Jimmy Patronis has served as Florida’s chief financial officer since 2017 when then-Governor Rick Scott (R) appointed him to the position after his predecessor, Jeffrey Atwater, resigned. Two years earlier, the governor had appointed him to serve on Florida’s Public Service Commission.
As a member of the Florida House of Representatives from 2006–14, Patronis represented his hometown region in the Florida panhandle. During that time, he also served as a Florida state chair of the American Legislative Exchange Council (ALEC), the secretive pay-to-play bill mill.
As CFO, Patronis oversees Florida’s accounting and auditing functions and unclaimed property, monitors the investment of state funds, and manages the deferred compensation and risk management programs. A native Floridian, he earned an associate’s degree in restaurant management from Gulf Coast Community College and a bachelor’s degree in political science from Florida State University.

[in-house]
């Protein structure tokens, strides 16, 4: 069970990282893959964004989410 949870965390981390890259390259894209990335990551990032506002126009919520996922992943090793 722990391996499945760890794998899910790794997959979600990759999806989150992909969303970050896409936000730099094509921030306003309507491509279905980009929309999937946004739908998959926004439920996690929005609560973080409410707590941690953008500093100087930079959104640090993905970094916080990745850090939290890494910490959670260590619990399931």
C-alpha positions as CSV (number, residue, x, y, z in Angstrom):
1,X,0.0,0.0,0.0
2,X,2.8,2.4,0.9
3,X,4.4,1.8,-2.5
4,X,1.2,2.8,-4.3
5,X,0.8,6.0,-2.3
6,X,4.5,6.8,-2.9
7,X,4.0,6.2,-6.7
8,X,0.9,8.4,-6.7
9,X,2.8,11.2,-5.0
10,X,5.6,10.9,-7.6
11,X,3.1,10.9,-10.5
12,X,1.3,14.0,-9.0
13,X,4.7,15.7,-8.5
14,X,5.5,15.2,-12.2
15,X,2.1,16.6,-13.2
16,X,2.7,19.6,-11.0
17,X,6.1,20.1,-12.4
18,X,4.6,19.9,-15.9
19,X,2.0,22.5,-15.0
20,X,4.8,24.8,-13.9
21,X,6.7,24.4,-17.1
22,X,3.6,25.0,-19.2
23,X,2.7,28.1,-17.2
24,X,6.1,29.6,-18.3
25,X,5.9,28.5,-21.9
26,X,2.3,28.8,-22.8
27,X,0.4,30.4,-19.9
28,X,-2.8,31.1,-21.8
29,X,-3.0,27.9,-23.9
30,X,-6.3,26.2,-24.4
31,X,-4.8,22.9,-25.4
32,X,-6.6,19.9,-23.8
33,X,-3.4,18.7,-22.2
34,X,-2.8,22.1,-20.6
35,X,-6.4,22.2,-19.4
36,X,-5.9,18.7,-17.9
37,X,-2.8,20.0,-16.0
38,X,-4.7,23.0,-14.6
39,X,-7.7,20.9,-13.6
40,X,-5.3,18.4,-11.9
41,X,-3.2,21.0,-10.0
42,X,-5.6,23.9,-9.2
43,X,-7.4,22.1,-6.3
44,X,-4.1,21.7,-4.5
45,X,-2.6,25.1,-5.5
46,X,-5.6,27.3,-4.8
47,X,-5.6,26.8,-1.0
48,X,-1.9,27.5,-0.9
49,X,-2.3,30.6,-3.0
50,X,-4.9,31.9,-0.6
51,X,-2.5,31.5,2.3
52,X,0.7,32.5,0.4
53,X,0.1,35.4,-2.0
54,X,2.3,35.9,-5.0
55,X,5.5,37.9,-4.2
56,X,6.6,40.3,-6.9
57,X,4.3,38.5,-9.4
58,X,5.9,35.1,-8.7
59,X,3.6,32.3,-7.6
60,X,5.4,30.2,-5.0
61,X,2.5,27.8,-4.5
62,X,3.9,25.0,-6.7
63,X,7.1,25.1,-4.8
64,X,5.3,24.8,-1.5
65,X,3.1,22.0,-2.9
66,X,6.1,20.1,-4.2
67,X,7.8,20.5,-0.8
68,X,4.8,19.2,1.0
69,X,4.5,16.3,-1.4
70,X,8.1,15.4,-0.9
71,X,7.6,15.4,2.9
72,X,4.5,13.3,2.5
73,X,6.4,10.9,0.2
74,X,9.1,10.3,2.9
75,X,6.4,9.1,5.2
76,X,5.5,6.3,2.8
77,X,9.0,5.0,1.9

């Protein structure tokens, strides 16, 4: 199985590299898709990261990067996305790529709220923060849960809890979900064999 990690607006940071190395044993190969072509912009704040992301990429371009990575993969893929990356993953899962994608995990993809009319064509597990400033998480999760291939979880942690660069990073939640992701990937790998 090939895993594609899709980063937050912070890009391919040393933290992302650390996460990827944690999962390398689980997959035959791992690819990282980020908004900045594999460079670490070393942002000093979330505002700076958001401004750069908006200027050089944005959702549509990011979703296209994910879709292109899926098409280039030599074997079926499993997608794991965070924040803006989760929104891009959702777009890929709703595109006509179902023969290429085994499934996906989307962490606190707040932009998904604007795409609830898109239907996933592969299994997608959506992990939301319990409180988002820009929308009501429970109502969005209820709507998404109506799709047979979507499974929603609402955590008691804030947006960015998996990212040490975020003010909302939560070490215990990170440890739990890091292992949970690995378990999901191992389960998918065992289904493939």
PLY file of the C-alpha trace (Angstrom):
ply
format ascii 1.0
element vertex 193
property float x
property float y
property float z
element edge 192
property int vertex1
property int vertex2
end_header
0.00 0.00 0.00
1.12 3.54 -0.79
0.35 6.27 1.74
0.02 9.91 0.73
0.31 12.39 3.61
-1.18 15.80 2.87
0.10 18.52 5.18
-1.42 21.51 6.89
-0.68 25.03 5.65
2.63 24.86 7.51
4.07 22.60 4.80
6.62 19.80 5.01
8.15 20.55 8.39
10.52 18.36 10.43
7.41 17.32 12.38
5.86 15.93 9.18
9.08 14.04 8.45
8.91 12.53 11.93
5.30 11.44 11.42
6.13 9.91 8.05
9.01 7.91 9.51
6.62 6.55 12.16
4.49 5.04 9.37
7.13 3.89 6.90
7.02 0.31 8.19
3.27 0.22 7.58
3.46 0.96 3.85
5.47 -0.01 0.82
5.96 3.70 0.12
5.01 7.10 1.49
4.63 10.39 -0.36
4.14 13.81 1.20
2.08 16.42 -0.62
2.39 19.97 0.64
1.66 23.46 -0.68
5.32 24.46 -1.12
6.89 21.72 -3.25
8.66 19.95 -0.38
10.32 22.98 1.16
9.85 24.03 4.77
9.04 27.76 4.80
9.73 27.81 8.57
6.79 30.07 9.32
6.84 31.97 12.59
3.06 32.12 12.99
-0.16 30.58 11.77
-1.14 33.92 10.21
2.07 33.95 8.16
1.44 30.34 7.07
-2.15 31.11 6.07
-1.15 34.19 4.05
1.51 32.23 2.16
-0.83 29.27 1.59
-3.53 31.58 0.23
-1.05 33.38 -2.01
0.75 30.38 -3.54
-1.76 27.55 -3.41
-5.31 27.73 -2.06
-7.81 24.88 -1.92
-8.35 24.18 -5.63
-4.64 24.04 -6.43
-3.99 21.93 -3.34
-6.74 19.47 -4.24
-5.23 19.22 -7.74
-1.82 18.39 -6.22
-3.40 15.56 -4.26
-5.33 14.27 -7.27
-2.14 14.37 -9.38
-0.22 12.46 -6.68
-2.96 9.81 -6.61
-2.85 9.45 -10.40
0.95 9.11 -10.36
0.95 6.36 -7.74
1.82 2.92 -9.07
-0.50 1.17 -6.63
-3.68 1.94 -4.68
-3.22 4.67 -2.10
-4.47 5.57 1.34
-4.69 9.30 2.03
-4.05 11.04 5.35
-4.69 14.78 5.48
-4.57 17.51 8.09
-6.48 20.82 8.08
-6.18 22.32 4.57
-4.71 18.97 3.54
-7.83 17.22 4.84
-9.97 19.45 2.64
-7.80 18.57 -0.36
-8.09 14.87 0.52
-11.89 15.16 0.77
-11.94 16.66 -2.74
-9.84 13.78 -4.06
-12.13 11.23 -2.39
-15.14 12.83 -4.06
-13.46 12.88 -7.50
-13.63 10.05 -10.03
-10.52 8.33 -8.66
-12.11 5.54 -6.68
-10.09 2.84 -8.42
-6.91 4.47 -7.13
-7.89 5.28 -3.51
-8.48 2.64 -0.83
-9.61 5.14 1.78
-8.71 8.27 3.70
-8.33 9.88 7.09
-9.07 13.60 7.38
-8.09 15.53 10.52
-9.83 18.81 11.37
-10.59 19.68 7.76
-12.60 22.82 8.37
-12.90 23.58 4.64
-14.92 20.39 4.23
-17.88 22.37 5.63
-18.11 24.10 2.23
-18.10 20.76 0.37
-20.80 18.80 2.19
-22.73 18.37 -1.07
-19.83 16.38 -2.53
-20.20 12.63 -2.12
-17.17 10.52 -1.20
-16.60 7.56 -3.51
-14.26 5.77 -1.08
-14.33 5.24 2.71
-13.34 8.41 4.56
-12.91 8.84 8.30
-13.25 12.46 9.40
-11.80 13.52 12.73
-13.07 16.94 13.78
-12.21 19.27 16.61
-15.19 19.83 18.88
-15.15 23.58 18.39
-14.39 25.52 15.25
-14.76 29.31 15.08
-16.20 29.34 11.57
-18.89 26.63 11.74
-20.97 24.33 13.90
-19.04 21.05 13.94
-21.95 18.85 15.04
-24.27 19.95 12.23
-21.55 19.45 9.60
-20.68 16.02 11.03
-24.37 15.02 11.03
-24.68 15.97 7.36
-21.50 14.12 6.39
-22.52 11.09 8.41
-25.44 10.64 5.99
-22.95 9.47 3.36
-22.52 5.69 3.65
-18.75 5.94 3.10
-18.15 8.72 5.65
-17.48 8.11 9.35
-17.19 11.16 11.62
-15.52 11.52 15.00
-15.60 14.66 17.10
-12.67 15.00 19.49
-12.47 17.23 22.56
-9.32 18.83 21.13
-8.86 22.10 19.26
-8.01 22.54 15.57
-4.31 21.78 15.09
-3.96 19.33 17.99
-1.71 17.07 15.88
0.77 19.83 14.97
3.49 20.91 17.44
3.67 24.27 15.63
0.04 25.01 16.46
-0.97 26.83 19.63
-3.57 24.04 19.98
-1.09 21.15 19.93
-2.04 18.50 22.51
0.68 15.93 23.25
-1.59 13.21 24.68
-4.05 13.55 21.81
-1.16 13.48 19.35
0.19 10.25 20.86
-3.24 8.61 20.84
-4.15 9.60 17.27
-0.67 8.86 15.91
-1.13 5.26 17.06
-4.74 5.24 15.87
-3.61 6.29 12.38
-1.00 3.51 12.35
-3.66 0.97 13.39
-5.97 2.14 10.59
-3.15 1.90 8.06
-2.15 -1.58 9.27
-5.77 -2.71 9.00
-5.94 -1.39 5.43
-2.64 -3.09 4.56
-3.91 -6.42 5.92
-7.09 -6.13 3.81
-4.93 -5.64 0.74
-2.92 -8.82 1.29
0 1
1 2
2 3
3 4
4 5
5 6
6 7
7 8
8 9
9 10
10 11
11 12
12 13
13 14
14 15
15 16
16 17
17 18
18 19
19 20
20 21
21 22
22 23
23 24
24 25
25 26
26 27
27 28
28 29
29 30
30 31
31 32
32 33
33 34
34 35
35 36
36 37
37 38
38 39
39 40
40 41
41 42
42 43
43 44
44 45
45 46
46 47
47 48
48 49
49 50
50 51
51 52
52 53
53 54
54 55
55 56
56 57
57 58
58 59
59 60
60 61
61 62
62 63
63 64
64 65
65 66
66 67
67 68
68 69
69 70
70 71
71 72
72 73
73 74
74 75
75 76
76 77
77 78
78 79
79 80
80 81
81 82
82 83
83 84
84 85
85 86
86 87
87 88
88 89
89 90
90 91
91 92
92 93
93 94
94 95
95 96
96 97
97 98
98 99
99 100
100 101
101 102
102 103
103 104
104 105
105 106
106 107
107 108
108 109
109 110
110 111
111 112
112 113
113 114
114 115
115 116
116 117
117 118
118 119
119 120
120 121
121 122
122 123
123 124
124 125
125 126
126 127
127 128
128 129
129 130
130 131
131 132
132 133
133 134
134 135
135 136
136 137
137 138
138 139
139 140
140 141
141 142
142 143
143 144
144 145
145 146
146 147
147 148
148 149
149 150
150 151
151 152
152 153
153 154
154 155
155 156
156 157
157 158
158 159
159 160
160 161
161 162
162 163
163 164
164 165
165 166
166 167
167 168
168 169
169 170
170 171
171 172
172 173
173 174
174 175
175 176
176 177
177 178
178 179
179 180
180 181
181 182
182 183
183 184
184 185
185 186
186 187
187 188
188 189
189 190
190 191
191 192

Patronis is a partner in a family-owned seafood restaurant called Captain Anderson’s and is next up for election in 2026.
- Invested $25 million in taxpayer money in Israel Bonds, a bronze-level SFOF sponsor, to “support Israel both morally and monetarily” (10/11/23)
- Sent letter to Norwegian Consulate General criticizing Norway for considering divesting from Israeli banks (3/30/23)
- Announced that Florida Treasury will divest $2 billion from BlackRock over ESG investing standards (12/1/22)
- Spoke on “ESG Initiatives” at the opening breakfast meeting of ALEC’s States and Nation Policy Summit with Consumers’ Research Executive Director Will Hild and fellow SFOF member Utah State Treasurer Marlo Oaks (11/30/22)
- Signed a letter to Morningstar asking the company to stop providing negative ratings to firms connected to Israel (8/25/22)
- Signed an SFOF letter urging President Biden to withdraw his nomination of Sarah Bloom Raskin as vice chair for supervision at the Federal Reserve for her “radical banking and economic views” that would “disrupt the private banking sector, reliable energy supplies, and the U.S. economy” (1/31/21)